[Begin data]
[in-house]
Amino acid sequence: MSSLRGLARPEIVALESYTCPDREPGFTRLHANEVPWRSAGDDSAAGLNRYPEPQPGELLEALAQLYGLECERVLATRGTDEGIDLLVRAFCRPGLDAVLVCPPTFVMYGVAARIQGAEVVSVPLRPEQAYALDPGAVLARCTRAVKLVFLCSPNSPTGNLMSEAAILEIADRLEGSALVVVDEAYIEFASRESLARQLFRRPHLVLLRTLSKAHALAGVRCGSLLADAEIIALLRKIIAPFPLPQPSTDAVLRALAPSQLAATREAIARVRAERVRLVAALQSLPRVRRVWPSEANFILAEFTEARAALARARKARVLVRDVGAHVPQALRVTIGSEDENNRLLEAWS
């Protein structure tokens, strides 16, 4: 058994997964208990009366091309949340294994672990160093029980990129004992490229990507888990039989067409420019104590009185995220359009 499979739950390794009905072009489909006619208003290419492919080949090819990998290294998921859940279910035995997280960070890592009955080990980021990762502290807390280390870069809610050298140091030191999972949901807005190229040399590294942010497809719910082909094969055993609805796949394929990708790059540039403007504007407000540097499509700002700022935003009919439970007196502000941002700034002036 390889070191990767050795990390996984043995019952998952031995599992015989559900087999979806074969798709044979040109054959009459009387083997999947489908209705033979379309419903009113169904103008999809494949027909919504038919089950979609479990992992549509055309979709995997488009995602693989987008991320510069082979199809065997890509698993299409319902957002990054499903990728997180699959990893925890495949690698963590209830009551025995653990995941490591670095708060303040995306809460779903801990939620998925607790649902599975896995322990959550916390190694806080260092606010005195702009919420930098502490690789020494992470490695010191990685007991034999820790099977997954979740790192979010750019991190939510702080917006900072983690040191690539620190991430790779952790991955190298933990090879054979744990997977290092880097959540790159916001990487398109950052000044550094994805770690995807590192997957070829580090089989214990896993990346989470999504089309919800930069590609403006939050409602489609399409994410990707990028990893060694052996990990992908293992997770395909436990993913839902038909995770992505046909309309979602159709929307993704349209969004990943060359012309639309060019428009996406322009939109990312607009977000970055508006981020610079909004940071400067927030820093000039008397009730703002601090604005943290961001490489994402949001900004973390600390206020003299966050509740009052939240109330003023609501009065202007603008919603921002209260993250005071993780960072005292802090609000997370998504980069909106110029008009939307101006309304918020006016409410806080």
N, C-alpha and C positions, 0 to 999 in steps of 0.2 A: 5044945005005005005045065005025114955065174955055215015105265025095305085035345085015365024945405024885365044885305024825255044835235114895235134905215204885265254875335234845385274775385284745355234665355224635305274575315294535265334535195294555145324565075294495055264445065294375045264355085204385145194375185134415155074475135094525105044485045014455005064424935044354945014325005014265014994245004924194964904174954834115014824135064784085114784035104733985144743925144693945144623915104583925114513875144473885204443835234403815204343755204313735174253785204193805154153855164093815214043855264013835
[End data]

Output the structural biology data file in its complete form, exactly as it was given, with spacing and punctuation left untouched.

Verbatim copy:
[in-house]
Amino acid sequence: MSSLRGLARPEIVALESYTCPDREPGFTRLHANEVPWRSAGDDSAAGLNRYPEPQPGELLEALAQLYGLECERVLATRGTDEGIDLLVRAFCRPGLDAVLVCPPTFVMYGVAARIQGAEVVSVPLRPEQAYALDPGAVLARCTRAVKLVFLCSPNSPTGNLMSEAAILEIADRLEGSALVVVDEAYIEFASRESLARQLFRRPHLVLLRTLSKAHALAGVRCGSLLADAEIIALLRKIIAPFPLPQPSTDAVLRALAPSQLAATREAIARVRAERVRLVAALQSLPRVRRVWPSEANFILAEFTEARAALARARKARVLVRDVGAHVPQALRVTIGSEDENNRLLEAWS
């Protein structure tokens, strides 16, 4: 058994997964208990009366091309949340294994672990160093029980990129004992490229990507888990039989067409420019104590009185995220359009 499979739950390794009905072009489909006619208003290419492919080949090819990998290294998921859940279910035995997280960070890592009955080990980021990762502290807390280390870069809610050298140091030191999972949901807005190229040399590294942010497809719910082909094969055993609805796949394929990708790059540039403007504007407000540097499509700002700022935003009919439970007196502000941002700034002036 390889070191990767050795990390996984043995019952998952031995599992015989559900087999979806074969798709044979040109054959009459009387083997999947489908209705033979379309419903009113169904103008999809494949027909919504038919089950979609479990992992549509055309979709995997488009995602693989987008991320510069082979199809065997890509698993299409319902957002990054499903990728997180699959990893925890495949690698963590209830009551025995653990995941490591670095708060303040995306809460779903801990939620998925607790649902599975896995322990959550916390190694806080260092606010005195702009919420930098502490690789020494992470490695010191990685007991034999820790099977997954979740790192979010750019991190939510702080917006900072983690040191690539620190991430790779952790991955190298933990090879054979744990997977290092880097959540790159916001990487398109950052000044550094994805770690995807590192997957070829580090089989214990896993990346989470999504089309919800930069590609403006939050409602489609399409994410990707990028990893060694052996990990992908293992997770395909436990993913839902038909995770992505046909309309979602159709929307993704349209969004990943060359012309639309060019428009996406322009939109990312607009977000970055508006981020610079909004940071400067927030820093000039008397009730703002601090604005943290961001490489994402949001900004973390600390206020003299966050509740009052939240109330003023609501009065202007603008919603921002209260993250005071993780960072005292802090609000997370998504980069909106110029008009939307101006309304918020006016409410806080």
N, C-alpha and C positions, 0 to 999 in steps of 0.2 A: 5044945005005005005045065005025114955065174955055215015105265025095305085035345085015365024945405024885365044885305024825255044835235114895235134905215204885265254875335234845385274775385284745355234665355224635305274575315294535265334535195294555145324565075294495055264445065294375045264355085204385145194375185134415155074475135094525105044485045014455005064424935044354945014325005014265014994245004924194964904174954834115014824135064784085114784035104733985144743925144693945144623915104583925114513875144473885204443835234403815204343755204313735174253785204193805154153855164093815214043855264013835